Spadix (zoology)

Diagram of the mouth of an adult male Nautilus pompilius. AS, antispadix; B, buccal mass; CS, cephalic sheath composed of the fused sheaths of the digital tentacles; O', preocular tentacle; O'', postocular tentacle; S, spadlx; SLL, superior labial lobe; V, Van der Hoeven's organ.

In the field of zoology, a spadix (pronounced /ˈspdɪks/, "SPAY-dicks"; plural spadices /spˈdsz/, "spay-DIE-seez") is a secondary sexual organ found in some cephalopods and hydrozoans. In the Nautilus genus, the spadix is a composite erectile organ in the male located in the oral region which is composed of four highly modified tentacles and which is paired with a somewhat smaller antispadix that is also composed of four tentacles. The spadix is normally a concealed organ but quickly becomes distended upon the animal's death. The exact function of the spadix and antispadix in Nautilus is not yet known.[1]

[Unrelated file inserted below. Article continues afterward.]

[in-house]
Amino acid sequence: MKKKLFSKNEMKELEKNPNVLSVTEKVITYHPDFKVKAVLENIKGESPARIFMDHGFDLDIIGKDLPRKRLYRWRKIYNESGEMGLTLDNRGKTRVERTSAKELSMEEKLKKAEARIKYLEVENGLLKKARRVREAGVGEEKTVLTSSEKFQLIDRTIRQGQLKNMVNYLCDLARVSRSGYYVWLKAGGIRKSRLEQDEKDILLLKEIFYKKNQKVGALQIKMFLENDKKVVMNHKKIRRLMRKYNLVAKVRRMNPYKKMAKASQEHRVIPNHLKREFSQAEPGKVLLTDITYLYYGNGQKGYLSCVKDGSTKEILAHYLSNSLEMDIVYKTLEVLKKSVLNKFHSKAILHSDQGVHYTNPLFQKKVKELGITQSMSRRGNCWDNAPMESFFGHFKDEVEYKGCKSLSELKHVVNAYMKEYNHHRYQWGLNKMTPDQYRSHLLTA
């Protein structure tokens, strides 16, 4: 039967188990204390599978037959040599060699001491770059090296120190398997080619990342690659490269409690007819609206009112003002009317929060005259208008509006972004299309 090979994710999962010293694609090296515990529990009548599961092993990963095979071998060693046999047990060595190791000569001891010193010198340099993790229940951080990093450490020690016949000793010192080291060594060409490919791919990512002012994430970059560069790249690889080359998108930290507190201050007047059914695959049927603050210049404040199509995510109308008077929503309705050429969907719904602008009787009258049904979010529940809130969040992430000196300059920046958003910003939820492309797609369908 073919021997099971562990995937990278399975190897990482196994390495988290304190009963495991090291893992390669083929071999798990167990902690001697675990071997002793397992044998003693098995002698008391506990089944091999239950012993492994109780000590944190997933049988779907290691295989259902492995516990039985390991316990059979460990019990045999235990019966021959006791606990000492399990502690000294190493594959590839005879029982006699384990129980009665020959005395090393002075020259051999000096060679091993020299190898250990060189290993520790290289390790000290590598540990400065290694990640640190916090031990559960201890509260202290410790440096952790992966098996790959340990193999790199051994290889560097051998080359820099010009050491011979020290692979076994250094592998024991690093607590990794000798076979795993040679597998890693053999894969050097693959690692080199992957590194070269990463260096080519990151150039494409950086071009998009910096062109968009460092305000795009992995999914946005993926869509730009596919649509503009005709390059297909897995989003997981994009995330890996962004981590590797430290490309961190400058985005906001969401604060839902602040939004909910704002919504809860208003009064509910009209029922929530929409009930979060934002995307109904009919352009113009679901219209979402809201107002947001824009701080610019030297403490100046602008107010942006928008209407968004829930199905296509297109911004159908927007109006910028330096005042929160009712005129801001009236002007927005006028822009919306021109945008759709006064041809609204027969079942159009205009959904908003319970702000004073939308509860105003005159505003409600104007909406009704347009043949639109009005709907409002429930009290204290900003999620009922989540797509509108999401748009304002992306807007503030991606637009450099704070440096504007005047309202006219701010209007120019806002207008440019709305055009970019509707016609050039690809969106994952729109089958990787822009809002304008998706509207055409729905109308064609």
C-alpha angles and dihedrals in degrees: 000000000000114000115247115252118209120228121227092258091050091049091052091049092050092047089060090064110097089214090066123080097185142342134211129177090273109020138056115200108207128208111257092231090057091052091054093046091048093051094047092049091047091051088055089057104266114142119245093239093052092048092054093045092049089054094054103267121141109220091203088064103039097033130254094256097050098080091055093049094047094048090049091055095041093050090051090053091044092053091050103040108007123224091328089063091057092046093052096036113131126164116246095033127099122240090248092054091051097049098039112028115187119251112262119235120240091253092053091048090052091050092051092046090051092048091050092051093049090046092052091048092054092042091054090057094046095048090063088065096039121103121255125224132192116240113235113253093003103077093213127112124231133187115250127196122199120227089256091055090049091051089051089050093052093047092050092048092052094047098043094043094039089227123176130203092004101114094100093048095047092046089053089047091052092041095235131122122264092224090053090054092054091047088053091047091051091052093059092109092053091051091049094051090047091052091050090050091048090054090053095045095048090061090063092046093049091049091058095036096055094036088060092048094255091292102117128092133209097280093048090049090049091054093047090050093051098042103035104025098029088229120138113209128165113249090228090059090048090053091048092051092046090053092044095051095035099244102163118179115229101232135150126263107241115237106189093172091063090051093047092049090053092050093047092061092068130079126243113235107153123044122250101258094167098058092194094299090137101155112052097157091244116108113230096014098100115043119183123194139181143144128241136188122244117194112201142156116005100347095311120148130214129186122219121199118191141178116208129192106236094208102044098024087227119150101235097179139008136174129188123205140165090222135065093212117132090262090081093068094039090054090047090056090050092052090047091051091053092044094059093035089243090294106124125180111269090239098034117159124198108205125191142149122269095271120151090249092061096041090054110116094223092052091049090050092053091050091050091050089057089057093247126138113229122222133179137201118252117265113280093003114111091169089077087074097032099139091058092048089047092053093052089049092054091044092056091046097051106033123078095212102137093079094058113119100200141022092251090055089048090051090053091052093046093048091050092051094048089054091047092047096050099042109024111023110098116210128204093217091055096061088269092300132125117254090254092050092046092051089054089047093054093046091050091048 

1. Arthur Giese (2 December 2012). Reproduction of Marine Invertebrates V4: Molluscs : Gastropods and Cephalopods. Elsevier Science. p. 233. ISBN 978-0-323-15305-8.
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